Transposable elements (TE) were identified by RepeatMasker ( and the signatures of each family of TE [54] using cross_match. The intact, truncated, recombination LTR elements and solo-LTRs were manually identified from the outputs of RepeatMasker and LTR_FINDER [64]. For sorghum and B. distachyon repeats analyses, the intact LTR retrotransposon sequences were isolated according to the results from LTR_FINDER, and then blasted against RepeatMasker TE libraries for subfamily classification.

Isolation of CCT Family Members from Rice, B. distachyon, Sorghum and Maize

The Ghd7 CCT domain protein sequence was used to search the rice, B. distachyon, sorghum and maize protein database using BLASTP with the following criterion: E-value ≤1e-5. The CDS of Ghd7 homolog candidates were aligned using MUSCLE [65] and imported into GeneDoc ( for manual adjustment. The phylogenetic tree was built using MEGA4.0 [66]. The Neighbor-Joining method was used with the following parameters: pairwise deletion; bootstrap 1000 replicates and Kimura 2-parameter model. The domain of each gene was identified with SMART ( and Pfam analysis. The dotplot analysis of Ghd7 homologous gene regions were carried out in Plant Genome Duplication Database [20] (

Insertion Dating of LTR Retrotransposon

The insertion times of LTR retrotransposons were estimated by the divergence time (T) between two LTRs of single intact LTR retrotransposon [67], T = K/2r, where Ks refers to the distance between the two LTRs and r refers to the average substation rate. The two LTRs were aligned using MUSCLE [65]. The distance between each pair of LTRs (K) were calculated using the baseml program (runmode  = 2; model  = 4) described in PAML [68]. We used substitution rate (r) of 1.3×10-8 substitutions per site per year to estimate the divergence time of LTR as repeat elements were suggested to evolve much more rapid than coding regions [32], [69].

Analysis of the Molecular Mechanism of Gene Movement

Dot plot alignment was used to determine the borders of the repetitive elements in species without TE libraries. Target site duplications around genes and repetitive elements were identified using DOTTER [70]. Tandem repeat motifs around target genes were identified using Tandem Repeats Finder ( and RepeatMasker.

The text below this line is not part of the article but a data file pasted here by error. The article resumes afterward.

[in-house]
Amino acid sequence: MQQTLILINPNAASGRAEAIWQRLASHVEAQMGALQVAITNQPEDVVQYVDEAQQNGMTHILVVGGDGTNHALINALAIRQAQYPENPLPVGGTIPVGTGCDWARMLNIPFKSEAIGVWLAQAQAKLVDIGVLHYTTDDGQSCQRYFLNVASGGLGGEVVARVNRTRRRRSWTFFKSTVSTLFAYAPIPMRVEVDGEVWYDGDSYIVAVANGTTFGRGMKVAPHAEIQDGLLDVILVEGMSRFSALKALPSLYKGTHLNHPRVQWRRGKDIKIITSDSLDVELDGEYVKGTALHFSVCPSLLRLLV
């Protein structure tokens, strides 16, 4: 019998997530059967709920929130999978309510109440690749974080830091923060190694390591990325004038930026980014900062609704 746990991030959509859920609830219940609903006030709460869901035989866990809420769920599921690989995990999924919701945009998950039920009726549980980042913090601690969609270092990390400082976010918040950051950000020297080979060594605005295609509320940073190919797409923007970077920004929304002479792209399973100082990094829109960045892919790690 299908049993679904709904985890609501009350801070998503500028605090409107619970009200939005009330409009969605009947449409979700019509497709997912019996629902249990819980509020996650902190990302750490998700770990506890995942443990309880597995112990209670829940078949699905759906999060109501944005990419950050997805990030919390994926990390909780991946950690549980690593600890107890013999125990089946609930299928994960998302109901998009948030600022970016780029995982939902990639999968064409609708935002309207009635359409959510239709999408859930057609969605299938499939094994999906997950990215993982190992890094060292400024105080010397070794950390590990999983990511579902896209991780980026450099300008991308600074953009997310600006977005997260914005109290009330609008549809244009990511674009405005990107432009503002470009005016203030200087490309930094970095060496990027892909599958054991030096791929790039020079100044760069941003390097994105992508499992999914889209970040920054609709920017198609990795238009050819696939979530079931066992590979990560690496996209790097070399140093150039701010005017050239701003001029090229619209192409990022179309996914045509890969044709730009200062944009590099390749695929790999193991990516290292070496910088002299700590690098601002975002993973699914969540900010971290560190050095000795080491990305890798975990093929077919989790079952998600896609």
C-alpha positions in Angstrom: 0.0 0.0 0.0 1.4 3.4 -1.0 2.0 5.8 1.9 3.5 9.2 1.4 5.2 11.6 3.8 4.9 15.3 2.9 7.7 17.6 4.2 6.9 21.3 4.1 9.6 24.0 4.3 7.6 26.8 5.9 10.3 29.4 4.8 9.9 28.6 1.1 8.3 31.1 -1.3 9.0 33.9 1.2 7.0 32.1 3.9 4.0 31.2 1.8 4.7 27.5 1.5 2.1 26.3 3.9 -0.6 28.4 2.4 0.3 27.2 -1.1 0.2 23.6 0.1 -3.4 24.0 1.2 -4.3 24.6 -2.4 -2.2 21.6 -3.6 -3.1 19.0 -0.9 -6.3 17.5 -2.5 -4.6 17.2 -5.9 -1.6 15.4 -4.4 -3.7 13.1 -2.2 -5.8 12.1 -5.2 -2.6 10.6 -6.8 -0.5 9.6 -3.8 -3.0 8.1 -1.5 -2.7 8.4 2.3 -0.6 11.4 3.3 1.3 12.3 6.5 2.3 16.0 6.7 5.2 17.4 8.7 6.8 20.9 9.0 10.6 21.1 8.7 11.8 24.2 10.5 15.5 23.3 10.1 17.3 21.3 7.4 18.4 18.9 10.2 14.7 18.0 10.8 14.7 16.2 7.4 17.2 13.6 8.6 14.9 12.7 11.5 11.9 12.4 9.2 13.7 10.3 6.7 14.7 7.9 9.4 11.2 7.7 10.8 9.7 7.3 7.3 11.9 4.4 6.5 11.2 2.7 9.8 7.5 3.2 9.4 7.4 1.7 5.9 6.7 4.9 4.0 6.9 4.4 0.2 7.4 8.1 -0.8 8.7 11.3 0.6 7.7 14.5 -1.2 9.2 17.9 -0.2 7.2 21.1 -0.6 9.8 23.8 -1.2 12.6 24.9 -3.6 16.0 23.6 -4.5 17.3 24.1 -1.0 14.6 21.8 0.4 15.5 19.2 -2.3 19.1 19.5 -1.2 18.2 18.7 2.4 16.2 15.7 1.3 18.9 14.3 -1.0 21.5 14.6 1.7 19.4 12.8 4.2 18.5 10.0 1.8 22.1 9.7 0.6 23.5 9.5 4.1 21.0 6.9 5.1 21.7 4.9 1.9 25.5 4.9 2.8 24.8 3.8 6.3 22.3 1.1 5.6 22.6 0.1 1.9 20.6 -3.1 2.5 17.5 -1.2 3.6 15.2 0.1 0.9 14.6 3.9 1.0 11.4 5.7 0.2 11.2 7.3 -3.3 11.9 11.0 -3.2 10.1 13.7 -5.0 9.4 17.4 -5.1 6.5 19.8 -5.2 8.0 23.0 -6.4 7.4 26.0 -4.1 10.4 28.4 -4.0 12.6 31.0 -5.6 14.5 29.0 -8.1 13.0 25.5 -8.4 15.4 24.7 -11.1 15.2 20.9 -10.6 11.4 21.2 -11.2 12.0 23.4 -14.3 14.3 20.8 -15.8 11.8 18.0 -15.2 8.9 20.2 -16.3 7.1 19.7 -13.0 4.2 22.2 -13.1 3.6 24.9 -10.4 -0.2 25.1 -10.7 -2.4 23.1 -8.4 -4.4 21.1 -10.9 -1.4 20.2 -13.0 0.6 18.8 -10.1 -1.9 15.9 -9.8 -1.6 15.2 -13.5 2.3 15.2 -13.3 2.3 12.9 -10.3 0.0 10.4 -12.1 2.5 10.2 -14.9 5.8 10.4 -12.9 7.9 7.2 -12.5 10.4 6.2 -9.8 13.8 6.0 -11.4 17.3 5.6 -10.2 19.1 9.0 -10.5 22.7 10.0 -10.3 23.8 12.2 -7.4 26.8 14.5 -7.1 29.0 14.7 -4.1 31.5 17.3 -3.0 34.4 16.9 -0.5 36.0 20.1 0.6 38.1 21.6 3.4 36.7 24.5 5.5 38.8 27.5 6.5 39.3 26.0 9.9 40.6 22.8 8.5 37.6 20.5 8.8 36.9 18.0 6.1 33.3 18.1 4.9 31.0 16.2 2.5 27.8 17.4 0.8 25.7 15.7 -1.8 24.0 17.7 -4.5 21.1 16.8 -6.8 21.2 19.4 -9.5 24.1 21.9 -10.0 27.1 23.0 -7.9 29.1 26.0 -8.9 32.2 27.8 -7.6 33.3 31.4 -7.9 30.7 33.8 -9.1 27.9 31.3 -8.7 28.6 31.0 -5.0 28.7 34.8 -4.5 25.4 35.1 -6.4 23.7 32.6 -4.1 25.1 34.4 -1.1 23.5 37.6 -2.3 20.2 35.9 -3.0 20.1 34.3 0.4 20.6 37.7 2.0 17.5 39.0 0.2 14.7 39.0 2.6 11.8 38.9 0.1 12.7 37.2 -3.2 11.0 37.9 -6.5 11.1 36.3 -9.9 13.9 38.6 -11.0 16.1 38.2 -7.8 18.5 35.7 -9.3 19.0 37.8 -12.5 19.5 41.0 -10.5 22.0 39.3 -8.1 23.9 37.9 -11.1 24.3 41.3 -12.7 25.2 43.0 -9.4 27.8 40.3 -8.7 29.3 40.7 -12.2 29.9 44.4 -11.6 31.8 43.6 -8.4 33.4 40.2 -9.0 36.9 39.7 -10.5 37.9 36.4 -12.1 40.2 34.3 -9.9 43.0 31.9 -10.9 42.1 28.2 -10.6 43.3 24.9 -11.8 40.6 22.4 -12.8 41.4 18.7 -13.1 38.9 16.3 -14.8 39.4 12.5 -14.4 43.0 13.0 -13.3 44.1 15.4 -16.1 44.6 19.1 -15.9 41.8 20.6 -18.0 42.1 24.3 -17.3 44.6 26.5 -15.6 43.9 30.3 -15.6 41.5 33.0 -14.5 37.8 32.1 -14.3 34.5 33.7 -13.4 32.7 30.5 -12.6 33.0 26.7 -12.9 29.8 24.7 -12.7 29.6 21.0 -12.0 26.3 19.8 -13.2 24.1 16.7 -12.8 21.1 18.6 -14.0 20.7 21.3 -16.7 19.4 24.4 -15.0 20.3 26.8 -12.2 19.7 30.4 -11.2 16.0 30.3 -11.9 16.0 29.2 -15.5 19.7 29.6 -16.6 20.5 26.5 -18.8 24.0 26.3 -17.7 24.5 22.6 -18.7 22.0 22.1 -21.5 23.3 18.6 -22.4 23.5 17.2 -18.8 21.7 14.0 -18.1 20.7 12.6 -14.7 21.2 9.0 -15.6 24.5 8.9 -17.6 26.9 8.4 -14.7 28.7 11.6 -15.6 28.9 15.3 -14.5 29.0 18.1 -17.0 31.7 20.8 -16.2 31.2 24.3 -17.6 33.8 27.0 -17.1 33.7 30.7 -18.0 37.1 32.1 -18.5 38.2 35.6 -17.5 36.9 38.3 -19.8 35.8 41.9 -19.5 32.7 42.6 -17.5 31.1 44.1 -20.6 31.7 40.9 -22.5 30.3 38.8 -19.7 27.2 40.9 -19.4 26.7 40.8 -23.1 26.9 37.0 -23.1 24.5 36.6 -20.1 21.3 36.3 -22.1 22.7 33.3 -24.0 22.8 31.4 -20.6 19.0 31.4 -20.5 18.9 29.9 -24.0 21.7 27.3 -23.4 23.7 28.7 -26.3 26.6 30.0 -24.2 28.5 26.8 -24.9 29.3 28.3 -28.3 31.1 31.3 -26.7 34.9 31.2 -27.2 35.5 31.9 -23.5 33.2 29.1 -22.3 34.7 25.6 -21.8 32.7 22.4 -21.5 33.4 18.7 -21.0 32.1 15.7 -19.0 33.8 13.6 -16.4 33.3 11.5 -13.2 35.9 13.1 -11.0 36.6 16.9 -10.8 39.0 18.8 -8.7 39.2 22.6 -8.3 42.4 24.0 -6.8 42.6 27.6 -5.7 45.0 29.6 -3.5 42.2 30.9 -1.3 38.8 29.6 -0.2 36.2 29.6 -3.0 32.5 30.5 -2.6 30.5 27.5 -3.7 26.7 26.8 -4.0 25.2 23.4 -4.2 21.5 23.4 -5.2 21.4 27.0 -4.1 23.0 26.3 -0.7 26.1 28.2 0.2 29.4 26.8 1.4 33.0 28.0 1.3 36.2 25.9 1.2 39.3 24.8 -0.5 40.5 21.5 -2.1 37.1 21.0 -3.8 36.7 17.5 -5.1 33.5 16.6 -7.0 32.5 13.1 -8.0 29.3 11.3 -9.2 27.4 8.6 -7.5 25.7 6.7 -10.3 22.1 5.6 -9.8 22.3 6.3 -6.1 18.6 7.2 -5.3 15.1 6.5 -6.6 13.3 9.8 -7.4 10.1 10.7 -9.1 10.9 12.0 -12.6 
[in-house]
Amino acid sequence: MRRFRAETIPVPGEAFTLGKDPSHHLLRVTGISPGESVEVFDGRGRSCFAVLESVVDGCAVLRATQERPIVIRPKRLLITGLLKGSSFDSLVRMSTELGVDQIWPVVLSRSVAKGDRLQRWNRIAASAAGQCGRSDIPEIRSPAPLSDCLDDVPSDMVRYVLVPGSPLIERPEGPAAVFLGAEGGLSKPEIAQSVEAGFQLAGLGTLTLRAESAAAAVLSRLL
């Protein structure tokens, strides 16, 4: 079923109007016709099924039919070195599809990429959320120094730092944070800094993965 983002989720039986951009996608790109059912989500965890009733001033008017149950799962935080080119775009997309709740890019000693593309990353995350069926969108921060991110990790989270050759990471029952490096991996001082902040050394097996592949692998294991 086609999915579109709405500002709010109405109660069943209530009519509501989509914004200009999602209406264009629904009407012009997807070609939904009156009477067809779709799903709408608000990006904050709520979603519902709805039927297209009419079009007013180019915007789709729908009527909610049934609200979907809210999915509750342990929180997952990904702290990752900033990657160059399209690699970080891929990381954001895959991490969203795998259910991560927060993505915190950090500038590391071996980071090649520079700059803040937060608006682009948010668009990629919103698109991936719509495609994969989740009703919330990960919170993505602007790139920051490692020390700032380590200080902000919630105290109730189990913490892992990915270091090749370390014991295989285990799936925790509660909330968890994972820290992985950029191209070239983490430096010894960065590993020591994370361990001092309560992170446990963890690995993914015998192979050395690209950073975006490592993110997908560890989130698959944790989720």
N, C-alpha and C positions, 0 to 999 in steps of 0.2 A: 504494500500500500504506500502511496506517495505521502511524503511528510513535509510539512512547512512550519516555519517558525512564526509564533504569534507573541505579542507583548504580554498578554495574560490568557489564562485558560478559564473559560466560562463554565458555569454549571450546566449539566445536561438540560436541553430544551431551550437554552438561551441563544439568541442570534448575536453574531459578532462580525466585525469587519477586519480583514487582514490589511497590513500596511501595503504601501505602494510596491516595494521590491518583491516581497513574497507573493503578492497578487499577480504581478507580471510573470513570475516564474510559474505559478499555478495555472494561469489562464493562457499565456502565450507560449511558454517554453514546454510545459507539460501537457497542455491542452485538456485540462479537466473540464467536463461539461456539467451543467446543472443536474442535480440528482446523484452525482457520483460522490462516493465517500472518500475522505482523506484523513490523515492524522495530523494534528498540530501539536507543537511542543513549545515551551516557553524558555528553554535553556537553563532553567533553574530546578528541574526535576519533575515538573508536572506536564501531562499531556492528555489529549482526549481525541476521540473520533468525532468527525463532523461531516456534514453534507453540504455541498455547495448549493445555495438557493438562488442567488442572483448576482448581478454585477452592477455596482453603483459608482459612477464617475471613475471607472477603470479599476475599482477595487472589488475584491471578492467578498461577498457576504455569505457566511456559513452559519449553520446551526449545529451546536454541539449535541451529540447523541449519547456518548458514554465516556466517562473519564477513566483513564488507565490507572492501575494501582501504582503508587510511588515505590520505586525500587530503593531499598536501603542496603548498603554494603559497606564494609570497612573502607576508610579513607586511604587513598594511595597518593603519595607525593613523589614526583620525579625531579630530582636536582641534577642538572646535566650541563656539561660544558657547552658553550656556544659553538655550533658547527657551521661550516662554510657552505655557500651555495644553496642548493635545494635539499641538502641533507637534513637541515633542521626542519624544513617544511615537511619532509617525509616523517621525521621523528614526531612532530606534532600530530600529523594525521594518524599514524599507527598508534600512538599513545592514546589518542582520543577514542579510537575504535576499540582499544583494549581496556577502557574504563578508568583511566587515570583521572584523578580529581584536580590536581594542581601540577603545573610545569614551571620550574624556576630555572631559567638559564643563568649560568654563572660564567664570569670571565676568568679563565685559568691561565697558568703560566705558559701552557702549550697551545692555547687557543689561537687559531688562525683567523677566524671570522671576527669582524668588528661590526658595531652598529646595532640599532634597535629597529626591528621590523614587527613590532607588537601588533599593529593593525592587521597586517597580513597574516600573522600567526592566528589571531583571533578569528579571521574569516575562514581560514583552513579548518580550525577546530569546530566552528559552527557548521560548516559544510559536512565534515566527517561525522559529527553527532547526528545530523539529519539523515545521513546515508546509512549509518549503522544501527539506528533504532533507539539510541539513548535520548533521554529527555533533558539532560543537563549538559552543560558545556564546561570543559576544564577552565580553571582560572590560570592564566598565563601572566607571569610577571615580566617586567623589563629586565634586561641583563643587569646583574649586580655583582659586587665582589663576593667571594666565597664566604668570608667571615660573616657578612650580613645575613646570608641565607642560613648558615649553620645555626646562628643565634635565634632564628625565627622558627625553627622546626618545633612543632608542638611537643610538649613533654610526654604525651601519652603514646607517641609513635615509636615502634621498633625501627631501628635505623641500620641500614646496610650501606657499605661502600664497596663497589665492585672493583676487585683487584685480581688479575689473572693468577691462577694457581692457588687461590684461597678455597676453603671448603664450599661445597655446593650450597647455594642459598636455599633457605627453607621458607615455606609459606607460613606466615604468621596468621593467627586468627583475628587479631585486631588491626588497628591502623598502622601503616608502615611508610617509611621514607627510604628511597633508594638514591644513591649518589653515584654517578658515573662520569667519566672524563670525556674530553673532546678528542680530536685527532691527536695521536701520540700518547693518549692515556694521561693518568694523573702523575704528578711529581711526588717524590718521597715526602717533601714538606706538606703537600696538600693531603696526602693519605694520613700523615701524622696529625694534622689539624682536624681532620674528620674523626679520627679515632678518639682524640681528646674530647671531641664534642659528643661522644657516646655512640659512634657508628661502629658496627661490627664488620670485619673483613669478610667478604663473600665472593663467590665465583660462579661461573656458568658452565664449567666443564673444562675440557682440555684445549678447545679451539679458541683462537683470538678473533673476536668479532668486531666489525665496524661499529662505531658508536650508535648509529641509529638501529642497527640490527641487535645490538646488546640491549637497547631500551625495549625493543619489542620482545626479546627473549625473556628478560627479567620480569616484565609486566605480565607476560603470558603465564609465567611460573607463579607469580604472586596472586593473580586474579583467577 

Fluorescence In Situ Hybridization (FISH)

For japonica pachytene FISH, a PAC P0046D03 was used as probe (obtained from National Institute of Agrobiological Sciences in Japan; The chromosome 7 marker (BAC a0050F10) was obtained from Clemson University in USA ( The FISH procedure applied to meiotic chromosomes was essentially the same as previously published protocols [71].

Supporting Information

Figure S1.

Gene features of the Ghd7 regions in diploid Oryza species, B. distachyon, S. bicolor and Z. mays. Each gene is represented by a colored square. The yellow square with black borders indicates that the gene or gene fragment was captured by a transposable element. The numbers in purple rectangles represent the sequence length of the five complex regions in sorghum. The gene number is indicated above the black line and is summarized in Table S5. The “gap” indicates the non-overlapping regions. The abbreviation of each species is shown on the left.


Figure S2.

A comparison of gene densities in the Ghd7, Adh1, Hd1 and Moc1 regions of Oryza species. O. glumaepatula is included for the comparative analysis of the Ghd7 region only.


Figure S3.

Gene movements are mediated by repeat elements. The genes or gene fragments are in yellow. The gene number is in the yellow polygons. The name and types of transposable elements are shown. Target site duplications are shown by flanking the terminal inverted repeats.


Figure S4.

RT-PCR results of Ghd7 orthologs in eight Oryza species.


Table S1.

BAC clones covering the Ghd7 regions in Oryza species.


Table S2.

Genomic features of the Ghd7 orthologous regions.


Table S3.

List of genes in the Ghd7 regions of O. sativa L. ssp. japonica .


Table S4.

The gene models of O. sativa L. ssp. japonica derived from a comparative analysis.


Table S5.

List of shared genes, unshared genes or gene fragments within the Ghd7 regions in Oryza species.


Table S6.

List of genes in the corresponding orthologous region of B. distachyon .


Table S7.

List of genes in the corresponding orthologous region of S. bicolor .


Table S8.

List of genes in the corresponding orthologous region of Z. mays .


Table S9.

Annotation of intact DNA transposable elements.


Table S10.

List of intact retrotransposons, solo-LTRs and their conservation in Oryza species.


Table S11.

List of intact DNA transposons and their conservation in Oryza species.


Table S12.

Comparison of Gypsy and Copia content in the Ghd7 , Adh1 and Hd1 regions.


Table S13.

Comparison of gene densities and TE contents in the Ghd7 , Adh1 , Hd1 and Moc1 regions.


Table S14.

Accession number of CCT family genes from rice, B. distachyon , S. bicolor and Z. mays .


Table S15.

Chromosomal location and sequence size of Ghd7 -related genes.



We thank Drs. Yong-Bi Fu (Plant Gene Resources of Canada, Saskatoon Research Centre, Agriculture and Agri-Food Canada, Saskatoon, Canada) and Qian Qian (China National Rice Research Institute, Hangzhou, China) for their critical reading of the manuscript.

Author Contributions

Conceived and designed the experiments: LY TL BL YS JC JS RW MC. Performed the experiments: LY TL BL JS MC. Analyzed the data: LY YS JC MC. Contributed reagents/materials/analysis tools: LY TL BL YS JC JS RW MC. Wrote the paper: LY TL BL YS JC JS RW MC.